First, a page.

As more of our lives exist online, the need to plan for an online legacy becomes vital.
Digital accounts—known in the legal world as assets—include online banking, photos, email and social media profiles. When family members or other executors don’t have access to the deceased’s digital assets, and no instructions are left behind, complications arise.
“If you die without a will, you’re leaving a mess for your family,” said Dene Grigar, director of Washington State University Vancouver’s Creative Media & Digital Culture Program.
The problem is that online users are not taking care of their digital afterlife. People need to make arrangements ahead of time for handling their digital assets, just like they would for their physical belongings.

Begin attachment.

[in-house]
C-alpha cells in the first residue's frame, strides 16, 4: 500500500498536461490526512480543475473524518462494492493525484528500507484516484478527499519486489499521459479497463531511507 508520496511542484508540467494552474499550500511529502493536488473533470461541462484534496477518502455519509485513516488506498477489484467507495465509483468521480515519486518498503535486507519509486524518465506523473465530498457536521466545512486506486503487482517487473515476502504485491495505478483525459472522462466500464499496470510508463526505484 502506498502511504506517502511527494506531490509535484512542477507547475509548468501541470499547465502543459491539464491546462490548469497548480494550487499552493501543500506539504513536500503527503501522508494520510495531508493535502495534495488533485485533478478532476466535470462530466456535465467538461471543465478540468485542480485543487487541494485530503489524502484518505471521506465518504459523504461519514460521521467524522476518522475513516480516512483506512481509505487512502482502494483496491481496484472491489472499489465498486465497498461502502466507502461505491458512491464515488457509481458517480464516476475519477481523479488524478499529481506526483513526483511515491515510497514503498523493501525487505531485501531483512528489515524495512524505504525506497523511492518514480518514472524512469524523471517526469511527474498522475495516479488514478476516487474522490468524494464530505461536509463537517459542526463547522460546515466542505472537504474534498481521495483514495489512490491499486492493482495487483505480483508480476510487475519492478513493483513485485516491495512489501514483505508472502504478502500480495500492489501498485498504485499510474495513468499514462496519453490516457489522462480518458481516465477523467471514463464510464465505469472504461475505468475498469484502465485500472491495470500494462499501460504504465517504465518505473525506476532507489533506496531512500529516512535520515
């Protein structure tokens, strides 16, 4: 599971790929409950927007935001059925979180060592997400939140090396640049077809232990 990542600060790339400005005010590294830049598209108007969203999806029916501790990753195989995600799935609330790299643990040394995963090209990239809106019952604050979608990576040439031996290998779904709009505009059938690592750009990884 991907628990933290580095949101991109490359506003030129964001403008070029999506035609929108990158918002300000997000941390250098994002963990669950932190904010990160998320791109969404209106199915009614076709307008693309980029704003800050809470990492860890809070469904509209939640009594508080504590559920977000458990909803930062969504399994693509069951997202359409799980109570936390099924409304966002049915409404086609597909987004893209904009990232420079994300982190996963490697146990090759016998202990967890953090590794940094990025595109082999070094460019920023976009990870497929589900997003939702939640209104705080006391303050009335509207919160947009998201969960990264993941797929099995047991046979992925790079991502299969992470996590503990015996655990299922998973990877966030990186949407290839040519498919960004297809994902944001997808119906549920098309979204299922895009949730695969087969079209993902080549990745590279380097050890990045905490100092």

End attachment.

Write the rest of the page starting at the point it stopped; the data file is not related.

Last year, Gov. Jay Inslee signed into law the Fiduciary Access to Digital Assets Act, outlining the process of handling someone’s digital assets upon their death or if they become incapacitated. A fiduciary is someone appointed to manage the property — now to include digital property — of another person.
“People can’t just do what they want with your stuff when you die. And they shouldn’t be able to in the virtual world either,” Grigar said.
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